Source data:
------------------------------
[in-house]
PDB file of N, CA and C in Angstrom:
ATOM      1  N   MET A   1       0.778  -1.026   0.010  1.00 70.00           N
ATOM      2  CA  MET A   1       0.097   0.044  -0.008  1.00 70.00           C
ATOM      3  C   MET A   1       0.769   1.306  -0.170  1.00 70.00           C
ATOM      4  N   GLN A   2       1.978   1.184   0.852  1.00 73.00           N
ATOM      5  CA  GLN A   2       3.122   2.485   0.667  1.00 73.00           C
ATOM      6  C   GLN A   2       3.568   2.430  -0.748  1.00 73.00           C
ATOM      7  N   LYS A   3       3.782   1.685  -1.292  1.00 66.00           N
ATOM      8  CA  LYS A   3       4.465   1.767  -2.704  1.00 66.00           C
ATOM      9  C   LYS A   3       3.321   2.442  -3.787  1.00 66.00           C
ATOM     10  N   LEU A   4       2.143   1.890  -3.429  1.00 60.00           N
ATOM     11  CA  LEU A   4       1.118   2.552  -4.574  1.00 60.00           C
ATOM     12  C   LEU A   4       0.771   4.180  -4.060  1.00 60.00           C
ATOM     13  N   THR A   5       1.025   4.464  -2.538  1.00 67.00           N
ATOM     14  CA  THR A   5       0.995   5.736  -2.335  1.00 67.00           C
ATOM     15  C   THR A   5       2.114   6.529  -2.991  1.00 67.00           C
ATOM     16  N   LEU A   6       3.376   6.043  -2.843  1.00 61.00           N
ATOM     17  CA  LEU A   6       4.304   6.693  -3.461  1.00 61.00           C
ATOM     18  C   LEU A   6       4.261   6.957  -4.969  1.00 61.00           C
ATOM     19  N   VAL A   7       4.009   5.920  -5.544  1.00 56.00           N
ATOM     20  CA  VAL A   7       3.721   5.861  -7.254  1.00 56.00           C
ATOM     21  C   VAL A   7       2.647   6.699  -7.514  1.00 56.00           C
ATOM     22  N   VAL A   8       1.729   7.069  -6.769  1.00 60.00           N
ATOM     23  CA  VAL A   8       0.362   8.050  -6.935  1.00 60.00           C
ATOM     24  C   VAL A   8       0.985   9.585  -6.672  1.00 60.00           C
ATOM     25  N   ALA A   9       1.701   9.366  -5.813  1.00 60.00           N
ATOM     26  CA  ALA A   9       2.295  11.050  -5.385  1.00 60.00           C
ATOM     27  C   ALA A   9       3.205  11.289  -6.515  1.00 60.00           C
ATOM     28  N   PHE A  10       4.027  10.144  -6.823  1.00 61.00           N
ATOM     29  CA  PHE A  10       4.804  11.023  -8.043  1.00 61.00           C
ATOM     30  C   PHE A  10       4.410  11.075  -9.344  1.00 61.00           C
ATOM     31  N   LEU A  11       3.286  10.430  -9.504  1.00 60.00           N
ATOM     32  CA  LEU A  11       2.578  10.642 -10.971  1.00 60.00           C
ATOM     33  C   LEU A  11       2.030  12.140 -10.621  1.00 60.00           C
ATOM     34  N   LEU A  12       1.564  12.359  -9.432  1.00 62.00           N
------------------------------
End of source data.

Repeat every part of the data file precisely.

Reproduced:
[in-house]
PDB file of N, CA and C in Angstrom:
ATOM      1  N   MET A   1       0.778  -1.026   0.010  1.00 70.00           N
ATOM      2  CA  MET A   1       0.097   0.044  -0.008  1.00 70.00           C
ATOM      3  C   MET A   1       0.769   1.306  -0.170  1.00 70.00           C
ATOM      4  N   GLN A   2       1.978   1.184   0.852  1.00 73.00           N
ATOM      5  CA  GLN A   2       3.122   2.485   0.667  1.00 73.00           C
ATOM      6  C   GLN A   2       3.568   2.430  -0.748  1.00 73.00           C
ATOM      7  N   LYS A   3       3.782   1.685  -1.292  1.00 66.00           N
ATOM      8  CA  LYS A   3       4.465   1.767  -2.704  1.00 66.00           C
ATOM      9  C   LYS A   3       3.321   2.442  -3.787  1.00 66.00           C
ATOM     10  N   LEU A   4       2.143   1.890  -3.429  1.00 60.00           N
ATOM     11  CA  LEU A   4       1.118   2.552  -4.574  1.00 60.00           C
ATOM     12  C   LEU A   4       0.771   4.180  -4.060  1.00 60.00           C
ATOM     13  N   THR A   5       1.025   4.464  -2.538  1.00 67.00           N
ATOM     14  CA  THR A   5       0.995   5.736  -2.335  1.00 67.00           C
ATOM     15  C   THR A   5       2.114   6.529  -2.991  1.00 67.00           C
ATOM     16  N   LEU A   6       3.376   6.043  -2.843  1.00 61.00           N
ATOM     17  CA  LEU A   6       4.304   6.693  -3.461  1.00 61.00           C
ATOM     18  C   LEU A   6       4.261   6.957  -4.969  1.00 61.00           C
ATOM     19  N   VAL A   7       4.009   5.920  -5.544  1.00 56.00           N
ATOM     20  CA  VAL A   7       3.721   5.861  -7.254  1.00 56.00           C
ATOM     21  C   VAL A   7       2.647   6.699  -7.514  1.00 56.00           C
ATOM     22  N   VAL A   8       1.729   7.069  -6.769  1.00 60.00           N
ATOM     23  CA  VAL A   8       0.362   8.050  -6.935  1.00 60.00           C
ATOM     24  C   VAL A   8       0.985   9.585  -6.672  1.00 60.00           C
ATOM     25  N   ALA A   9       1.701   9.366  -5.813  1.00 60.00           N
ATOM     26  CA  ALA A   9       2.295  11.050  -5.385  1.00 60.00           C
ATOM     27  C   ALA A   9       3.205  11.289  -6.515  1.00 60.00           C
ATOM     28  N   PHE A  10       4.027  10.144  -6.823  1.00 61.00           N
ATOM     29  CA  PHE A  10       4.804  11.023  -8.043  1.00 61.00           C
ATOM     30  C   PHE A  10       4.410  11.075  -9.344  1.00 61.00           C
ATOM     31  N   LEU A  11       3.286  10.430  -9.504  1.00 60.00           N
ATOM     32  CA  LEU A  11       2.578  10.642 -10.971  1.00 60.00           C
ATOM     33  C   LEU A  11       2.030  12.140 -10.621  1.00 60.00           C
ATOM     34  N   LEU A  12       1.564  12.359  -9.432  1.00 62.00           N